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Stand-To: Procedure prior to first light to enhance unit security, a daily compendium of news, information, and context for Army leaders.

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STAND-TO! Edition: Thursday, November 10 2011

Today's Focus:

Minimalist Running Shoes

Senior Leaders are Saying

National Guard and the Air National Guard are in every zip code in America ... Looking toward the future, I will tell you it is critical we keep you engaged, we keep you in uniform, and we keep you bridging that gap between military service and American society.

- Secretary of the Army John McHugh, shares the military leadership's concern about the divide between society and the less-than-1-percent that serve in uniform, during the National Guard Joint Senior Leader Conference, Nov. 9, 2011, at the Gaylord National Hotel & Convention Center in Maryland.

McHugh says Guard remedy for military, civilian divide

What They're Saying

I've had a challenging career and loved every minute of it, and I would do it all again. And it all stems from veterans. They were the ones that inspired me when I was a young man, and continue to do so to this day.

- Retd. Sgt. Maj. Ray Moran, a veteran of more than 60 years, at age 82, makes his mark on the military as the oldest and longest-serving recruiter

Veterans inspire longest-serving recruiter

A Culture of Engagement

Calendar

150 Years: The Battle of Gettysburg: The American Civil War

November:

Military Family Appreciation Month

Warrior Care Month

Native American Indian Heritage Month


Nov. 11: Veteran's Day - Visit U.S. Army Veterans on Army.mil

Nov. 24 & 25: NO STAND-TO!

December:

Dec. 23 & 26: NO STAND-TO!

Today's Focus

Minimalist Running Shoes

What is it?

One of the biggest changes to hit the running world in the last few years has been the advent of the minimalist running shoe (MRS). After several years of seeing running shoe manufacturers put more cushioning into their shoes - from gel to air to springs - we are now seeing many of these same companies begin to manufacture the MRS which have little or no cushioning.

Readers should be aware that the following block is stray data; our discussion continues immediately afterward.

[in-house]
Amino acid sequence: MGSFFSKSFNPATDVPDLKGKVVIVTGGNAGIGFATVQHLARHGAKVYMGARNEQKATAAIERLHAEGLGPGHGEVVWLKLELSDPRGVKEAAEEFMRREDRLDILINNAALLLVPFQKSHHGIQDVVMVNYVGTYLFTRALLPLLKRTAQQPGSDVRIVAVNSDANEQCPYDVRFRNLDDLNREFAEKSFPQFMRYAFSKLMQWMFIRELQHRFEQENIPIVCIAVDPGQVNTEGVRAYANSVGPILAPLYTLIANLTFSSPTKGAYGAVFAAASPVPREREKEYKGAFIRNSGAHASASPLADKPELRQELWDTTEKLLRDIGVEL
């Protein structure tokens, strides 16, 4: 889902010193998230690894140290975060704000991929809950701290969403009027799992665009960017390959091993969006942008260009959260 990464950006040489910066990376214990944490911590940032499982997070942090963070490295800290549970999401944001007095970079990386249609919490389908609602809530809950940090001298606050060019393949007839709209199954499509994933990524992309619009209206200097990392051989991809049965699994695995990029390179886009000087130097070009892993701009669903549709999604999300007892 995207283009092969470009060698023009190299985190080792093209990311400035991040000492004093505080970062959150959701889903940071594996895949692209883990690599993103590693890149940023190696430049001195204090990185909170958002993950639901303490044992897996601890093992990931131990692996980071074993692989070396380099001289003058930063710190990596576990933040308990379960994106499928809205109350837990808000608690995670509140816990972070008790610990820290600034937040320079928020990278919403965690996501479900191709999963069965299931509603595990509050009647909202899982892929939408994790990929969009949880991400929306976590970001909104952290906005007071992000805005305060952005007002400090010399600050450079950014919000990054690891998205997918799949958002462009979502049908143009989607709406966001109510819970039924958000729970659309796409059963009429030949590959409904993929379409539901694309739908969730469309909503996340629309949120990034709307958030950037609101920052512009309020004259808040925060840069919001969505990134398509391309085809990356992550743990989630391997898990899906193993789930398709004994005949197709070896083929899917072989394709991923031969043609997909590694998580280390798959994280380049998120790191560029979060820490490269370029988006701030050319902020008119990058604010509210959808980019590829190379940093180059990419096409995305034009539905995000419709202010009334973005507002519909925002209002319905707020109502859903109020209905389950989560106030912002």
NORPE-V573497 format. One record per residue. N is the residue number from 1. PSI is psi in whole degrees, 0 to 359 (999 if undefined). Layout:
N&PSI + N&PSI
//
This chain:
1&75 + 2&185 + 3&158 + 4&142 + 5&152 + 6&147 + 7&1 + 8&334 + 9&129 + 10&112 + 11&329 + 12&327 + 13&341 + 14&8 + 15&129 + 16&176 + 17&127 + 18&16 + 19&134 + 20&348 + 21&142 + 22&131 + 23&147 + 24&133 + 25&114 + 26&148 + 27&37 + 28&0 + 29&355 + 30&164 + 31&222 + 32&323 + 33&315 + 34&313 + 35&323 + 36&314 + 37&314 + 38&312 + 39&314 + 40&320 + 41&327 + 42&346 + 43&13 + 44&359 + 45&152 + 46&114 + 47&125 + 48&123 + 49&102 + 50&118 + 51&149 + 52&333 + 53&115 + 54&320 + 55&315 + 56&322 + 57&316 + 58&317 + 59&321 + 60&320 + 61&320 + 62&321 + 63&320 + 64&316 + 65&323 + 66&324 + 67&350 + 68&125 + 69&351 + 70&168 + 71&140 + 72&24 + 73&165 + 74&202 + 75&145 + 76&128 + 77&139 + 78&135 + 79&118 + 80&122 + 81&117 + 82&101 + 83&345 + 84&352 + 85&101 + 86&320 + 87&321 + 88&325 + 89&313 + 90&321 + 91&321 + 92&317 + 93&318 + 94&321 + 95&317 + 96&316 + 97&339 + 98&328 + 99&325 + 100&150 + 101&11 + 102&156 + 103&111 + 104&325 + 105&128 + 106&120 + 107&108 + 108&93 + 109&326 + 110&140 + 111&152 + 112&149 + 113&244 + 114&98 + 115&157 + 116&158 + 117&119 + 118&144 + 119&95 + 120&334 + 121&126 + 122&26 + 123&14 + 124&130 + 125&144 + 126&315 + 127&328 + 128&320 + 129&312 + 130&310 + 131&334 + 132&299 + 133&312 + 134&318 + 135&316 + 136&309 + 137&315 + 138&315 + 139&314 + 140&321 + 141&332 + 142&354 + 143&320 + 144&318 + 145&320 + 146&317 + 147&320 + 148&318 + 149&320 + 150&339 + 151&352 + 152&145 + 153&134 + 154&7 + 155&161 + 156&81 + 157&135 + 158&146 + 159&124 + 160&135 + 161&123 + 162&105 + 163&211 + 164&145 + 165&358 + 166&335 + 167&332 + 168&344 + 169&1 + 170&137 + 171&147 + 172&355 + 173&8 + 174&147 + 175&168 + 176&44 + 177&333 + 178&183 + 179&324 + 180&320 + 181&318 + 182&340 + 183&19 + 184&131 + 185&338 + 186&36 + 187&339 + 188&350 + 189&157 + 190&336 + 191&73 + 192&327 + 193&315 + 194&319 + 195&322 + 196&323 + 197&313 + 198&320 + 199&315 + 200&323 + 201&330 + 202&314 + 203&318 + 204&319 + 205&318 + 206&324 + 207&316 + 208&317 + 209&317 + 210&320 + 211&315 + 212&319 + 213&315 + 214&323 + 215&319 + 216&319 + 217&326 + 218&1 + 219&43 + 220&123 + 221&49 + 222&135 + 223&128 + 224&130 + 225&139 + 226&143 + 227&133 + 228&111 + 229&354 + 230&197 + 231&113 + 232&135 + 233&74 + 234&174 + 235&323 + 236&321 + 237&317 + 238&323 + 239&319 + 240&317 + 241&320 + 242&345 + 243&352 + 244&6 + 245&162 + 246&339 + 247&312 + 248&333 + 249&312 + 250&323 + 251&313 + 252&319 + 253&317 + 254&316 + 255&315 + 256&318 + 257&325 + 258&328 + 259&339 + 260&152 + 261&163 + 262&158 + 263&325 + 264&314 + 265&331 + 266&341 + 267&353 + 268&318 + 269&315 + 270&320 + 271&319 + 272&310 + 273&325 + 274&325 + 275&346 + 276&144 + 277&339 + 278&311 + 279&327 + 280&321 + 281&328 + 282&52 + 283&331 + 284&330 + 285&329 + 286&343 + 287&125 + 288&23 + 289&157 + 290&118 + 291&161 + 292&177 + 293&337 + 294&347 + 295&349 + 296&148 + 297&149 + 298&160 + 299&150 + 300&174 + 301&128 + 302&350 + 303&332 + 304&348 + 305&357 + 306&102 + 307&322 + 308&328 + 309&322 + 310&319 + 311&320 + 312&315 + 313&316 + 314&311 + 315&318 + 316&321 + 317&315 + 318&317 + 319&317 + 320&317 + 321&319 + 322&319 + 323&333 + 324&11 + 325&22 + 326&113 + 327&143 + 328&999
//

There are no exact specifications as to what makes a MRS, however, most MRS specifications include shoes that are lightweight, low to the ground and flexible. They have very little to no cushioning in the heels. Additionally, there is little or no slope from the heel to the toe of the shoe - called the heel-toe drop. That lack of cushioning and the low heel-toe drop encourages the runner to land on the front of the foot rather than the heel when running.

What has the Army done?

The Army recognizes that MRS are not for everyone and neither endorses nor opposes their use among its Soldiers. The Army has not identified any published research studies that examine injuries and performance by comparing traditional running shoe wear to MRS. Therefore, most claims of increased performance or reduced injuries with MRS are based on expectations due to the biomechanical effects of the MRS rather than scientific evidence. What's known is that changing from traditional running shoes to MRS requires a slow and deliberate training period. Foot and leg musculature strength is essential as is proper running form. The Army is currently working on a transition program for those Soldiers who desire to change from traditional running shoes to MRS.

What efforts does the Army have planned?

The Office of the Surgeon General (OTSG) is partnering with the U.S. Army Research Institute of Environmental Medicine (USAREIM), the Army Institute of Public Health (AIPH) and military experts in the field to determine the way ahead. Further research is required in order to know what impact MRS will have on injury surveillance and performance in Soldiers using these shoes. Watch for informational posters and flyers from OTSG in the future that will address transitioning tips, MRS Do's & Don'ts and tips on running in MRS.

Why is this important to the Army?

While the Army recognizes that many Soldiers are using or are considering switching to MRS, the health and readiness of our Soldiers is of utmost importance and we want to ensure that we maintain both.

Resources:

U.S. Army Research Institute of Environmental Medicine

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